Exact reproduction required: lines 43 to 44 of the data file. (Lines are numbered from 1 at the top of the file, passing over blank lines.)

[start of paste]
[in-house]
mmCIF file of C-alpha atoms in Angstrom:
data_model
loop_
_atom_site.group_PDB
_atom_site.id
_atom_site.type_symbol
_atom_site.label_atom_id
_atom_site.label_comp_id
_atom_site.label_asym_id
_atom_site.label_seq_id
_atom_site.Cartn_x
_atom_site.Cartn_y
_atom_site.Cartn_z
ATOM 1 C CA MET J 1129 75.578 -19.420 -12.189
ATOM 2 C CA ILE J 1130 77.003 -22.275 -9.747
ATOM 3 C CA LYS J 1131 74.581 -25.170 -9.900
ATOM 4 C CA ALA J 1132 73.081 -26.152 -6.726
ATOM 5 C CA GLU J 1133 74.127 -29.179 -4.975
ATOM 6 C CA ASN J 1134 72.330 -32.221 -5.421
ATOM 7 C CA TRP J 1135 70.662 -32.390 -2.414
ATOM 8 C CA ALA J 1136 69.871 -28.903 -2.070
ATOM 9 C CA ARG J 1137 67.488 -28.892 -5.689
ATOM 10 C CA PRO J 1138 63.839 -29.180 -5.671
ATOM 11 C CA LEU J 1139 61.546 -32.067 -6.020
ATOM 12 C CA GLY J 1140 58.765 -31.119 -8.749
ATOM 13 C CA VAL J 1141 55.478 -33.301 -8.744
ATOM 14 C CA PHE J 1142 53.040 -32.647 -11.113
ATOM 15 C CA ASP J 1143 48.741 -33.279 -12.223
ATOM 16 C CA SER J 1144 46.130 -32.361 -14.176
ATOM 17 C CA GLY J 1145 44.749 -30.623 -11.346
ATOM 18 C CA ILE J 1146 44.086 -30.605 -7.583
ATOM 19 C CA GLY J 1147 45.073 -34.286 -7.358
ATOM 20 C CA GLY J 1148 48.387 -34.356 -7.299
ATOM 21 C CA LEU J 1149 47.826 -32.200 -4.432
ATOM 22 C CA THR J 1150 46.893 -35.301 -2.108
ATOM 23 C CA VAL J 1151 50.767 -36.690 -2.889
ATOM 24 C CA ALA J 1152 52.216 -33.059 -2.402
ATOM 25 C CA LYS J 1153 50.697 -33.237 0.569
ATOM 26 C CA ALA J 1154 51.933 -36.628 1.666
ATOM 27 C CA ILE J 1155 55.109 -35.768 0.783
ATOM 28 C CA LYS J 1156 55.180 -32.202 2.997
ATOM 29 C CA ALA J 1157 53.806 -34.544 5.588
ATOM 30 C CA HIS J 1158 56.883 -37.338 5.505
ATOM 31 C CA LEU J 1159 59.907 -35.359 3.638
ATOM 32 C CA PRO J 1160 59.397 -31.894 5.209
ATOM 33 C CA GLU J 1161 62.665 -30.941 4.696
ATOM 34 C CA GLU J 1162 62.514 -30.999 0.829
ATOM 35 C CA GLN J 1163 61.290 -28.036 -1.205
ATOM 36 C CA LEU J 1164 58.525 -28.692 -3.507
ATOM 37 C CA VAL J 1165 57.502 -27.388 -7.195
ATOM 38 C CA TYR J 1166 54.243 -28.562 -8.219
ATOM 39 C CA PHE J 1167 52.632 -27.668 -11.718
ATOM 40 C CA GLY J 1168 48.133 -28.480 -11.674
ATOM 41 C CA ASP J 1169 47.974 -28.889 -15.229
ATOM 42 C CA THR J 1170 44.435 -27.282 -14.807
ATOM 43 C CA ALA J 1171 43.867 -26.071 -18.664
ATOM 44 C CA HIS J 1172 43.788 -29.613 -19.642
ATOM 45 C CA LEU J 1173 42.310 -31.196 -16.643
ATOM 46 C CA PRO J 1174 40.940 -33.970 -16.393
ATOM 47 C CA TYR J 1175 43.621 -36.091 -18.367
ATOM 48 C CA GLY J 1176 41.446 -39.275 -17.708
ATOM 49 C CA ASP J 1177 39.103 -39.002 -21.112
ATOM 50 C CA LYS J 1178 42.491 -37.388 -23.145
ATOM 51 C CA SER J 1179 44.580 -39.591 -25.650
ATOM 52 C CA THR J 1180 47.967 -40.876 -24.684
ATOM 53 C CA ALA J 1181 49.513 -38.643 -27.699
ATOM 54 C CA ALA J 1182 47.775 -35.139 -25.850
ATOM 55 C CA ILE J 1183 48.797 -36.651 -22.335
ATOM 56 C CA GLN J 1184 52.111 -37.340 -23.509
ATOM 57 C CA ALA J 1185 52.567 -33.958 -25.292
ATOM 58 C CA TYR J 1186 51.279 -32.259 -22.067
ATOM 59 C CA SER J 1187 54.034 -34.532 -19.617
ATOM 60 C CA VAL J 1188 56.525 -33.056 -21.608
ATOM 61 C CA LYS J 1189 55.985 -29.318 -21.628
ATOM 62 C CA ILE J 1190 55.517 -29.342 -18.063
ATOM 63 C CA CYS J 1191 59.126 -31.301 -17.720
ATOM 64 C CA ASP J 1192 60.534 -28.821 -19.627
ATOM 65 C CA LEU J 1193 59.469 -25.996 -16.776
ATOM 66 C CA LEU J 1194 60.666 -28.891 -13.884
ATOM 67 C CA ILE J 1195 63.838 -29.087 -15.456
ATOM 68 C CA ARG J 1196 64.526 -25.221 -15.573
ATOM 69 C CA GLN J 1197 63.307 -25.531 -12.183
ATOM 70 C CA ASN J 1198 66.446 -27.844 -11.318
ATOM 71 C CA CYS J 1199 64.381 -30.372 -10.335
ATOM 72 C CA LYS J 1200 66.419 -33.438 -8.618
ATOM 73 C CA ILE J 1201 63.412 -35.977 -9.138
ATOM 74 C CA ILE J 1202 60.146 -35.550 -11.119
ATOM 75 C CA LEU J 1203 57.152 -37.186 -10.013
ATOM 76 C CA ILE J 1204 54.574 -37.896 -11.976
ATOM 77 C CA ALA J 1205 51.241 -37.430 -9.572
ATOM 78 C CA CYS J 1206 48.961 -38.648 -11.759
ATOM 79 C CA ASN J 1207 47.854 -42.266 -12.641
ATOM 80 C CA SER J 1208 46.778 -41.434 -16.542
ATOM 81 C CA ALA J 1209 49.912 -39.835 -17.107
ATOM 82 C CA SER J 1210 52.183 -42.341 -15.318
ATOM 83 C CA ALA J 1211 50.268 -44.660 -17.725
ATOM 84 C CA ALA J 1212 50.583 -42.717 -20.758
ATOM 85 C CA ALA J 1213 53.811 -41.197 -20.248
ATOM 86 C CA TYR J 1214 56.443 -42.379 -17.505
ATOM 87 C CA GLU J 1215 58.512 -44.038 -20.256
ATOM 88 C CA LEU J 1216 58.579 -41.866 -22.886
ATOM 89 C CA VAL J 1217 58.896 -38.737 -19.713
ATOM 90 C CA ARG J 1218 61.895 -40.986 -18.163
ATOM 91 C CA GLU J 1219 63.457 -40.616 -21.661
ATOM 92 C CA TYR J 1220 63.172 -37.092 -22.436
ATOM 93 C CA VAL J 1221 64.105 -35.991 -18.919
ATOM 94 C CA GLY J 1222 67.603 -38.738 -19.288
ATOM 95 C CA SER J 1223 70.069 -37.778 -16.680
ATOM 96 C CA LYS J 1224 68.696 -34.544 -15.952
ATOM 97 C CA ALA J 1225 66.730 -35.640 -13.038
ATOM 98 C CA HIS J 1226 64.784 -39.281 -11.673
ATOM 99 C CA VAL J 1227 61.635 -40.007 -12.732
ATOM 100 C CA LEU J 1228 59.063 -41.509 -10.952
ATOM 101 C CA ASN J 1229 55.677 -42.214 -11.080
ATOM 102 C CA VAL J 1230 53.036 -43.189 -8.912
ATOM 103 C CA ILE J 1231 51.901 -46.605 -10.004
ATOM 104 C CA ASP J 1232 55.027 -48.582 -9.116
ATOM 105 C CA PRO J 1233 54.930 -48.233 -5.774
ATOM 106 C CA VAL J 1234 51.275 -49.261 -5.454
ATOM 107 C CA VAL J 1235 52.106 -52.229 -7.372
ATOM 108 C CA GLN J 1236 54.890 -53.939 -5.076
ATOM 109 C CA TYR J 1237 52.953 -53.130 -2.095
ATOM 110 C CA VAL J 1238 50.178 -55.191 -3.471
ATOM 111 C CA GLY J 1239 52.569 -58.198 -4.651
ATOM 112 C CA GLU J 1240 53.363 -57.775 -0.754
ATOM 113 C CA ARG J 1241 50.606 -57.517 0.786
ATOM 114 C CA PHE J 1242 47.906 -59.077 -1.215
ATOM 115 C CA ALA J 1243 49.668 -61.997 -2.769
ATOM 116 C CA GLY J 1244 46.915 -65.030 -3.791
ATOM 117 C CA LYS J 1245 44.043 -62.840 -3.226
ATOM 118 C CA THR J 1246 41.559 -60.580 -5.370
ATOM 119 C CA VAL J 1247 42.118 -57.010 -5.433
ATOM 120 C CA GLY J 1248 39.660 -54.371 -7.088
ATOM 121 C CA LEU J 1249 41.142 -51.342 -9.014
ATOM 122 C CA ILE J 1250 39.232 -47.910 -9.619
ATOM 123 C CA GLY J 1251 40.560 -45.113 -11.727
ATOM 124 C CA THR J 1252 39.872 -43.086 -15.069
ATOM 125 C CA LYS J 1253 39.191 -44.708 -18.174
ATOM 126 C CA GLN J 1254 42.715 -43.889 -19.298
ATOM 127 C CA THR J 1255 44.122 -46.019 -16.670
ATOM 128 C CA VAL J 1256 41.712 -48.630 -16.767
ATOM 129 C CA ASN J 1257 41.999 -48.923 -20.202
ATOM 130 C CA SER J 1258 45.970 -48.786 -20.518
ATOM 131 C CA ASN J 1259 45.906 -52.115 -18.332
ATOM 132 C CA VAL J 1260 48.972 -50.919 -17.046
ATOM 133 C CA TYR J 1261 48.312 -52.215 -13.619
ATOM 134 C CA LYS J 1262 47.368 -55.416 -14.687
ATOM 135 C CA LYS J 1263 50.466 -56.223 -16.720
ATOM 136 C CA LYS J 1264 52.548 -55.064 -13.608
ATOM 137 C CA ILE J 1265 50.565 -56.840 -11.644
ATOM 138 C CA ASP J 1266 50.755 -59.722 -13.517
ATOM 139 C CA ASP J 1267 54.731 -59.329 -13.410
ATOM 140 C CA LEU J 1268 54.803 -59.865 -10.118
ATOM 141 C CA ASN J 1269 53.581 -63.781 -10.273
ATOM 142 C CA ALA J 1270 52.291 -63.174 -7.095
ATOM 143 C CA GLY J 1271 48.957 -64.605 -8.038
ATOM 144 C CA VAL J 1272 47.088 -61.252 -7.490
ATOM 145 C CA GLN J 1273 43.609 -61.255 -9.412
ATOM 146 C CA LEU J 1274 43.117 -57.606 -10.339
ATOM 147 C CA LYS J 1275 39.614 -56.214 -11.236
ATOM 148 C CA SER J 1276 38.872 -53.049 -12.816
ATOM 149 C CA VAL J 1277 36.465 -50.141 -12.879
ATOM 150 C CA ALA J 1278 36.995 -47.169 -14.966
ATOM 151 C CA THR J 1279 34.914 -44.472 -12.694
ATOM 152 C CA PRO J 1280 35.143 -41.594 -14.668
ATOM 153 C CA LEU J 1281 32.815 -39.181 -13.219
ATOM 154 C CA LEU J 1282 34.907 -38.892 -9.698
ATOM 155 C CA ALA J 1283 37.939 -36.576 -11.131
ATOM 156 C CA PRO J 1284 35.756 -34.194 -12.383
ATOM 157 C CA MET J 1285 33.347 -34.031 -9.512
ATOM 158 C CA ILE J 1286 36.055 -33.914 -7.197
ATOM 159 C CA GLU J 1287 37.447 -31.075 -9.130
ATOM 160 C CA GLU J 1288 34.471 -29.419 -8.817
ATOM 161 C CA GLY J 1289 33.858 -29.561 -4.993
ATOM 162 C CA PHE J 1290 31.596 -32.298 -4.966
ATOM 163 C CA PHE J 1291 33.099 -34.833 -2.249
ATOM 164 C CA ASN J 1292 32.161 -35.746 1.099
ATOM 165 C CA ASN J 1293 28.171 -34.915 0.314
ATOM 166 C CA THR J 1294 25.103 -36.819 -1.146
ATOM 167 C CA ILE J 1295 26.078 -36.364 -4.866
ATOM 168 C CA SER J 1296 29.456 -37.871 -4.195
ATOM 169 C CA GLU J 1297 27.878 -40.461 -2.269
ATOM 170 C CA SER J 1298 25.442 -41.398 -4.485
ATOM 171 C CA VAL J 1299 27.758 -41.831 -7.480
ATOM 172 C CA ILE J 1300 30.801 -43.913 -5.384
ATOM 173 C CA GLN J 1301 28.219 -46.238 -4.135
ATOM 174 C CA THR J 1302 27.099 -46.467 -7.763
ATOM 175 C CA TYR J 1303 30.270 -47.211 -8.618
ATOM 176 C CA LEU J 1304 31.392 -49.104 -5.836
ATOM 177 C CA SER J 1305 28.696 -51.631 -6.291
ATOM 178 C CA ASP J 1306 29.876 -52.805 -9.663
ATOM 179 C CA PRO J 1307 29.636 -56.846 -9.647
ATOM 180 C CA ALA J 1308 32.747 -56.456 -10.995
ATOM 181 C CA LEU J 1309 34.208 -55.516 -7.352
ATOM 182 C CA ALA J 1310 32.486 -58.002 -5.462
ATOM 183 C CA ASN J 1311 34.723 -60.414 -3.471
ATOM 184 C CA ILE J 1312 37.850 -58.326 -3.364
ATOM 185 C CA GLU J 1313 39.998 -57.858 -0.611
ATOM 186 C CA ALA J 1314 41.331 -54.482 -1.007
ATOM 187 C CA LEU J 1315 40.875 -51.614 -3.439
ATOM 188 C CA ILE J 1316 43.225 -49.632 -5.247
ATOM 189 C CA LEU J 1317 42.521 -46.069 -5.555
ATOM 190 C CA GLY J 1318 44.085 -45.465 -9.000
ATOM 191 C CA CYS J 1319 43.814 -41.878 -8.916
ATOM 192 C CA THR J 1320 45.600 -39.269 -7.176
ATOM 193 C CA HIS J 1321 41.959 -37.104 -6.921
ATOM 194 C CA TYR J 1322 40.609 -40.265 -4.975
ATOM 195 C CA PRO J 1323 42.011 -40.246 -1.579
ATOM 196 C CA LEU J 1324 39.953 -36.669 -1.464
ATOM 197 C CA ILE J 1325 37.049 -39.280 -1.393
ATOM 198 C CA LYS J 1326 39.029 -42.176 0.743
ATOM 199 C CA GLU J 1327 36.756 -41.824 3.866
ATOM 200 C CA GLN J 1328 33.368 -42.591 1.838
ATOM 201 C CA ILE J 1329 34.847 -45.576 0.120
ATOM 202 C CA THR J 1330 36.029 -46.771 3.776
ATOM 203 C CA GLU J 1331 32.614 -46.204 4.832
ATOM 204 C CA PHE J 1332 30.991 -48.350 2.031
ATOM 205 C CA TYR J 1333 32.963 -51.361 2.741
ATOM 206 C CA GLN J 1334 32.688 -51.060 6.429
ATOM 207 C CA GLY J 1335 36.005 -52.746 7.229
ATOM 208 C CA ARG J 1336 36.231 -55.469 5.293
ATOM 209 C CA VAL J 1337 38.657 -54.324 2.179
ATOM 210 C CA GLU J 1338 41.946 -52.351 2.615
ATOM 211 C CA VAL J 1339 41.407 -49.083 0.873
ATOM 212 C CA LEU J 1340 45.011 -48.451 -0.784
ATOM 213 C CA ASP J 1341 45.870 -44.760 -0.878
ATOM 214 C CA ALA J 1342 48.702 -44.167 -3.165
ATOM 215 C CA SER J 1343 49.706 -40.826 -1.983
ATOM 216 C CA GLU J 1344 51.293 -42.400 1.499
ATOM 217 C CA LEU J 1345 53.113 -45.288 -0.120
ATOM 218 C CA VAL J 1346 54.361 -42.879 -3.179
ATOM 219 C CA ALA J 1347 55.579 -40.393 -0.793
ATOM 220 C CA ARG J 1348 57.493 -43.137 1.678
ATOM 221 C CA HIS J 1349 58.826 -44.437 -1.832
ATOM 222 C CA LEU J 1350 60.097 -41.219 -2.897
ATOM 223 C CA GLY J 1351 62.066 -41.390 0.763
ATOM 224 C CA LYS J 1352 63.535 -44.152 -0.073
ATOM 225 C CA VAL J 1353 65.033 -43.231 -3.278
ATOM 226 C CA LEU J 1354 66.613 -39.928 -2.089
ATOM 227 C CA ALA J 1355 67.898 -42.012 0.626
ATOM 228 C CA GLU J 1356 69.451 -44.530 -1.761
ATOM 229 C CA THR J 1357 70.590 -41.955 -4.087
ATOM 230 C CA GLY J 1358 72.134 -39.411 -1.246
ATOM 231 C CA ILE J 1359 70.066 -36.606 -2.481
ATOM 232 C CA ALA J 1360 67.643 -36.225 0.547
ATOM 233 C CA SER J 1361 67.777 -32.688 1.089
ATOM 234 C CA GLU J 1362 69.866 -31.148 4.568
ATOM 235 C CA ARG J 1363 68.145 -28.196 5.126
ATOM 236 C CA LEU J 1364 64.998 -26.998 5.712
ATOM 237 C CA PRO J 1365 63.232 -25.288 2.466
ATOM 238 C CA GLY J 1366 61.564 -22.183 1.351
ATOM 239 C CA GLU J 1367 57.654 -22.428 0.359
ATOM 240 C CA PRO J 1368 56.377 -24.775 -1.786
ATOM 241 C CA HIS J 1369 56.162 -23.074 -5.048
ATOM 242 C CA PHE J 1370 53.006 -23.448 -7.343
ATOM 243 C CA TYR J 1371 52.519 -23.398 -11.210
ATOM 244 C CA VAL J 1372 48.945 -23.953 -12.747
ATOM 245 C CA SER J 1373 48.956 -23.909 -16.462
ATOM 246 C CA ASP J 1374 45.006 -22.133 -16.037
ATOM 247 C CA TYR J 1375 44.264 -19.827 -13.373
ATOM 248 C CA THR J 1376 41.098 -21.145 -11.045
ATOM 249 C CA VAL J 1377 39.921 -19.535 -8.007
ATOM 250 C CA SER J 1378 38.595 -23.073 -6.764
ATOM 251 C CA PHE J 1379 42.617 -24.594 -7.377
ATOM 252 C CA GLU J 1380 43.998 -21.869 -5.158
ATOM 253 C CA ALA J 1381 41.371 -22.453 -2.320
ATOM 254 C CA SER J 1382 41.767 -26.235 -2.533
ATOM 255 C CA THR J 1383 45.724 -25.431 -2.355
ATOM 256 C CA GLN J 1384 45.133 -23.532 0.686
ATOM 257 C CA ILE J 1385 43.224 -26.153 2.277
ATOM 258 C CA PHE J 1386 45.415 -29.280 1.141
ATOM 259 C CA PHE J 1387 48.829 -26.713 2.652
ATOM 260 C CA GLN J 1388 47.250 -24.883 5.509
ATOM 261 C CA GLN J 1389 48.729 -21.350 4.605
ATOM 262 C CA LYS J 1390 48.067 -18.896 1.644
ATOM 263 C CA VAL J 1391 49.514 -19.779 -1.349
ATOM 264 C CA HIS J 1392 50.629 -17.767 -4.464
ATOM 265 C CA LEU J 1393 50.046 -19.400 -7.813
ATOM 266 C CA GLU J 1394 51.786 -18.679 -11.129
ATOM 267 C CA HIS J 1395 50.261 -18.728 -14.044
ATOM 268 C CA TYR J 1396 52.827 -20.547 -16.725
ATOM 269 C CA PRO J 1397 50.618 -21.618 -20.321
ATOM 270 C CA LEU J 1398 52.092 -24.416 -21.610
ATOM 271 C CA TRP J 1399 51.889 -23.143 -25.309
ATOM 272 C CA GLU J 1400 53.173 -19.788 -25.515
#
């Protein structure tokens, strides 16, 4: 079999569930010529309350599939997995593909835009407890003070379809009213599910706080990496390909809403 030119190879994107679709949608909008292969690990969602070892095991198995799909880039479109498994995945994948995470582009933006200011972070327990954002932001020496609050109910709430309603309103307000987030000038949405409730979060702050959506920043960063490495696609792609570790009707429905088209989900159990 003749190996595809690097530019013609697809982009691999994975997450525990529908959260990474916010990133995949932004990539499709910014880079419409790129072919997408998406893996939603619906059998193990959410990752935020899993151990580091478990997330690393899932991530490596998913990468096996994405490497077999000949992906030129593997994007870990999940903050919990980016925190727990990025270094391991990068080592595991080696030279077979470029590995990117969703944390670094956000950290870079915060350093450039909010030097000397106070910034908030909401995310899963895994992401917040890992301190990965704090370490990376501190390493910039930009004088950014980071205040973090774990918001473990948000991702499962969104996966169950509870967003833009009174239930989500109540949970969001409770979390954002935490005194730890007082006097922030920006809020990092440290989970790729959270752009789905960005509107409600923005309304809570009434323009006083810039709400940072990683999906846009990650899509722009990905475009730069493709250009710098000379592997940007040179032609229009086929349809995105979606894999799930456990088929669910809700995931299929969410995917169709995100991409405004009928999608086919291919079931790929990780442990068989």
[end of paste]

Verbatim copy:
ATOM 29 C CA ALA J 1157 53.806 -34.544 5.588
ATOM 30 C CA HIS J 1158 56.883 -37.338 5.505